What am I going to do now in response to my question, “How can I reflect God now?”  It’s not in an attempt of “doing things” that I reflect God, but I seek to reflect Him. So I desire to spend time with my Father, to know Him deeper and more intimately, to see His heart for others, and to respond to His heart.

*If you are interested in the character Hadassah who I described above, I recommend for anyone to read the Mark of the Lion trilogy, A Voice in the Wind, Echo in the Darkness, and As Sure as the Dawn, by Francine Rivers. They would be valuable for anyone interested in being impacted and challenged in their own Christian walk and/or in the history of the New Testament and early Christianity during the Roman Empire. Click here to read more about Francine Rivers' books:

Friday, December 10, 2010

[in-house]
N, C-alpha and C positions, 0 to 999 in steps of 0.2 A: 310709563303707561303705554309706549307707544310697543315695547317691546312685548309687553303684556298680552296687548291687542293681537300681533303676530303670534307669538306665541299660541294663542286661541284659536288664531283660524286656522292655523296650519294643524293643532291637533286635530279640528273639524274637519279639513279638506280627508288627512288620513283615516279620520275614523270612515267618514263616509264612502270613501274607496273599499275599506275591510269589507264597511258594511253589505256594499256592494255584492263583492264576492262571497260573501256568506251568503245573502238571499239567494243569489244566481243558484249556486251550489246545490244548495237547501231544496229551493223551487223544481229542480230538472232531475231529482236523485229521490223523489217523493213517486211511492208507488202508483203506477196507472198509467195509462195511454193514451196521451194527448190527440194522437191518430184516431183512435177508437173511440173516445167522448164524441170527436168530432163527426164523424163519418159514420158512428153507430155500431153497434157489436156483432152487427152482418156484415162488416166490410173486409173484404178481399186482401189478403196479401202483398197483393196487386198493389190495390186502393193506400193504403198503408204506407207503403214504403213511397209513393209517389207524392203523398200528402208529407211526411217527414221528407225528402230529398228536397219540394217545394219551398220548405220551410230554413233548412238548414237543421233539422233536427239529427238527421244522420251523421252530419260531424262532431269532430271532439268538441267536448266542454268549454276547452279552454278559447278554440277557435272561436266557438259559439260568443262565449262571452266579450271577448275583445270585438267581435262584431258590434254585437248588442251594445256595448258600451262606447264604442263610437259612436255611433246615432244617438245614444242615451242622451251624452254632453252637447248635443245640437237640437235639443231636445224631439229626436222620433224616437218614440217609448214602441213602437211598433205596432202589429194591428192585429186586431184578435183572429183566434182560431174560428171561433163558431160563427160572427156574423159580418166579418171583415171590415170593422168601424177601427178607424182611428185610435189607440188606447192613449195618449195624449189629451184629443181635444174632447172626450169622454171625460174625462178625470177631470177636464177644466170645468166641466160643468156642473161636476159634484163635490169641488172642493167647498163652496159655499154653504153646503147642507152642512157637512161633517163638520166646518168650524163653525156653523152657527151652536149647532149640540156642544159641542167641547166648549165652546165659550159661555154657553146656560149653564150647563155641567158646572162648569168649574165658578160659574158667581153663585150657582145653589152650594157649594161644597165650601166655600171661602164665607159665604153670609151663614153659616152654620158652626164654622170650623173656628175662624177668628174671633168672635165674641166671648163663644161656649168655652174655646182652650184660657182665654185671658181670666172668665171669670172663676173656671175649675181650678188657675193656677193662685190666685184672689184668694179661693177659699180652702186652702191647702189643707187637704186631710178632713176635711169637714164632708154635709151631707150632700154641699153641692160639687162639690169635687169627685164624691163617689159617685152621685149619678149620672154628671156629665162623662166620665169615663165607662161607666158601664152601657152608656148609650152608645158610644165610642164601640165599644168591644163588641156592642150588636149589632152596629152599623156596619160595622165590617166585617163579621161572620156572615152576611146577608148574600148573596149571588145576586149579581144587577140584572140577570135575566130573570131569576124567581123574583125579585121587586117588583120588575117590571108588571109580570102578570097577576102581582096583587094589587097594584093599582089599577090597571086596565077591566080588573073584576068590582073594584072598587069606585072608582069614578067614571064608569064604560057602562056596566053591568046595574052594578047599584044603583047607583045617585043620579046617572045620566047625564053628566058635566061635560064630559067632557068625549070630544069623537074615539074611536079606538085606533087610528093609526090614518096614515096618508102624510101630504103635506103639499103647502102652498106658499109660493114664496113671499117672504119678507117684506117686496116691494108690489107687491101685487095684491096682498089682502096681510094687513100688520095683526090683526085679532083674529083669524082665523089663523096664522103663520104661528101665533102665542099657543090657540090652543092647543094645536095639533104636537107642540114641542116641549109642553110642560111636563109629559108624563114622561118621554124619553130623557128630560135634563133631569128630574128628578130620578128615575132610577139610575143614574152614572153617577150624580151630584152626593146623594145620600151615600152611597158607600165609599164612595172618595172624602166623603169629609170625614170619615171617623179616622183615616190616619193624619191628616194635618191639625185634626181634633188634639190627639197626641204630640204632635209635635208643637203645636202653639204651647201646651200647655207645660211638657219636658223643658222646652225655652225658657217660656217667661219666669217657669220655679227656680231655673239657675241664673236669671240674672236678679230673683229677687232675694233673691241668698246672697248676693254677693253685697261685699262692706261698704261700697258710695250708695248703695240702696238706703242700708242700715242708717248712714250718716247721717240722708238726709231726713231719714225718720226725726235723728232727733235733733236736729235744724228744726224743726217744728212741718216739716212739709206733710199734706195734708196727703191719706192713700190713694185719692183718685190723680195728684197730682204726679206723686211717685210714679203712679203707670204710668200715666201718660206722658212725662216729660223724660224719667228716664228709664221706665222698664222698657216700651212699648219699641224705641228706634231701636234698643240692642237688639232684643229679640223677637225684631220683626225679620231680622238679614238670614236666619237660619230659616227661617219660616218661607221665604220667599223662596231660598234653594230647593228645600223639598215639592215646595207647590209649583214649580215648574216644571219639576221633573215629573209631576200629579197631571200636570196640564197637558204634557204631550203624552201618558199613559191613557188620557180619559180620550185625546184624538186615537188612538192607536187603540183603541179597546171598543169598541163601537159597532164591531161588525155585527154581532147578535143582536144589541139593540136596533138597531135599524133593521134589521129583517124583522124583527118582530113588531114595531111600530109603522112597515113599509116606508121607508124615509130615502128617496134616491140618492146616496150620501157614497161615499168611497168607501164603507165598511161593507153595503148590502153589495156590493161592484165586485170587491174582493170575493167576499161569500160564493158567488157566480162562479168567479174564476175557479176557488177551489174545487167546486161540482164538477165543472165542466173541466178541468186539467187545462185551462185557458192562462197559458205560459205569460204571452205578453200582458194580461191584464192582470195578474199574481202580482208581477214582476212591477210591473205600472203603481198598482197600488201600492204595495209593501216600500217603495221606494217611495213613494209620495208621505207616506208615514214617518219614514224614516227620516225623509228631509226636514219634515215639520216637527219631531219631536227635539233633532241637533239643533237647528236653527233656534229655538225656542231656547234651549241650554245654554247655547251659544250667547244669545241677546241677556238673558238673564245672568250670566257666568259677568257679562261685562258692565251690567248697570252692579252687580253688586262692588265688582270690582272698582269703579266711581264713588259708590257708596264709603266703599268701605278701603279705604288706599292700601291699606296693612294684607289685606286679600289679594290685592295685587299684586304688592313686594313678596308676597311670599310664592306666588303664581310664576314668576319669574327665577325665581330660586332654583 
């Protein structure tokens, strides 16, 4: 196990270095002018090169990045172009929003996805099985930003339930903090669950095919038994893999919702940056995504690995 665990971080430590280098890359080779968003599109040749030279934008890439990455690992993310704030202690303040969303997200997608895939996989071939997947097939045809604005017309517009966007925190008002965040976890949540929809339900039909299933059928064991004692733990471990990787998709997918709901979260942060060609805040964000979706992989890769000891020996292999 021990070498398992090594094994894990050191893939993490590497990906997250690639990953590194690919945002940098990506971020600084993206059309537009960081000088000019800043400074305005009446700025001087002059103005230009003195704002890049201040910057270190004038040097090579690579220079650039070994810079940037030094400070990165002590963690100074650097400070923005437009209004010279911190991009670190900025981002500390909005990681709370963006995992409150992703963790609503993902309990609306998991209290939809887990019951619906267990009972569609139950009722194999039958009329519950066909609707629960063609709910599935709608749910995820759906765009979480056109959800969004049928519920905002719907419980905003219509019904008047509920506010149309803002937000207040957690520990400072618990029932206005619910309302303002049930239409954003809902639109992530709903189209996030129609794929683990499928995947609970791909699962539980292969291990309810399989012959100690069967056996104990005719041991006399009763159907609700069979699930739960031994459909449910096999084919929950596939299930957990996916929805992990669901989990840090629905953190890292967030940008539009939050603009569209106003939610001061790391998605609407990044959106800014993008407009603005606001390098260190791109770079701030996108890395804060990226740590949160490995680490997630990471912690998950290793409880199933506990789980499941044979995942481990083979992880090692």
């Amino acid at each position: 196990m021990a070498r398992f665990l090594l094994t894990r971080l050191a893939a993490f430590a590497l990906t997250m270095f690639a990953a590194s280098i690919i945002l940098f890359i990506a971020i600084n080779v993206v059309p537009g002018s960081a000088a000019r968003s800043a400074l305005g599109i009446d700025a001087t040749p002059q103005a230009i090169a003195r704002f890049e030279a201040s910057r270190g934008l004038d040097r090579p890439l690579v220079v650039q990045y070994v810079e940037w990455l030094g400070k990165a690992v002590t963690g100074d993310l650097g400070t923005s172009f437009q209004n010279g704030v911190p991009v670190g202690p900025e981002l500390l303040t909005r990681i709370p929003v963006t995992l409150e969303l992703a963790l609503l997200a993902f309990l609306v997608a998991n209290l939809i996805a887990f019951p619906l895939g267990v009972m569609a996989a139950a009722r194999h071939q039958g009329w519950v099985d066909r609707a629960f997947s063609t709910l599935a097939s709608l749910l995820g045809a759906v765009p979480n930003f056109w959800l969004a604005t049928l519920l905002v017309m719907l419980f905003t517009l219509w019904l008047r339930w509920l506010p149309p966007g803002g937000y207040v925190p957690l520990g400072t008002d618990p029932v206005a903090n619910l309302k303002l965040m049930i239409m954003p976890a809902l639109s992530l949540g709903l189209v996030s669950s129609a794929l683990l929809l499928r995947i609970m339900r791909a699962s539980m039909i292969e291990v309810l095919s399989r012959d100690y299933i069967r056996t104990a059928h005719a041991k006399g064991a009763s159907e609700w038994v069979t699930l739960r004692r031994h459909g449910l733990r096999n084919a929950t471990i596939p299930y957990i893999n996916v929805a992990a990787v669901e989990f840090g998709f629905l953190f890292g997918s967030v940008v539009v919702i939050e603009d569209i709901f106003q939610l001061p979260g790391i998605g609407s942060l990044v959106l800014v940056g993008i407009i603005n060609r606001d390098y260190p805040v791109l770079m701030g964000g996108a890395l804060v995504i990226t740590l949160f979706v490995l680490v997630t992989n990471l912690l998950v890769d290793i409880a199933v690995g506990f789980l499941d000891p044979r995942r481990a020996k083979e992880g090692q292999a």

Hope this will give you a glimpse of what I do in the School of Biblical Studies in South Africa. This is my Final Theme Summary, where I traced 1 theme through the book of 1 Timothy. Enjoy.

I desired to trace the theme of Paul’s encouragement to Timothy through the epistle of 1 Timothy. Paul calls Timothy his “true child” in 1 Tim. 1:2 and implores his to correct false teachers in the Ephesian church who are leading people away from the faith. Paul uses the example of his own life and Christ’s example to demonstrate to Timothy the example he should be also so that people may believe. Paul emphasizes twice the prophecies Timothy has received so that he would be empowered to walk in the gift and call that placed on his life. Not only does Paul encourage Timothy to be an example of godliness and sound doctrine in his own life but to train himself and to teach others in the church how to live out a godly life. This includes encouraging, teaching, and disciplining in church order, behavior, with leadership, young and those older than him, men and women, slaves and masters, widows and elders.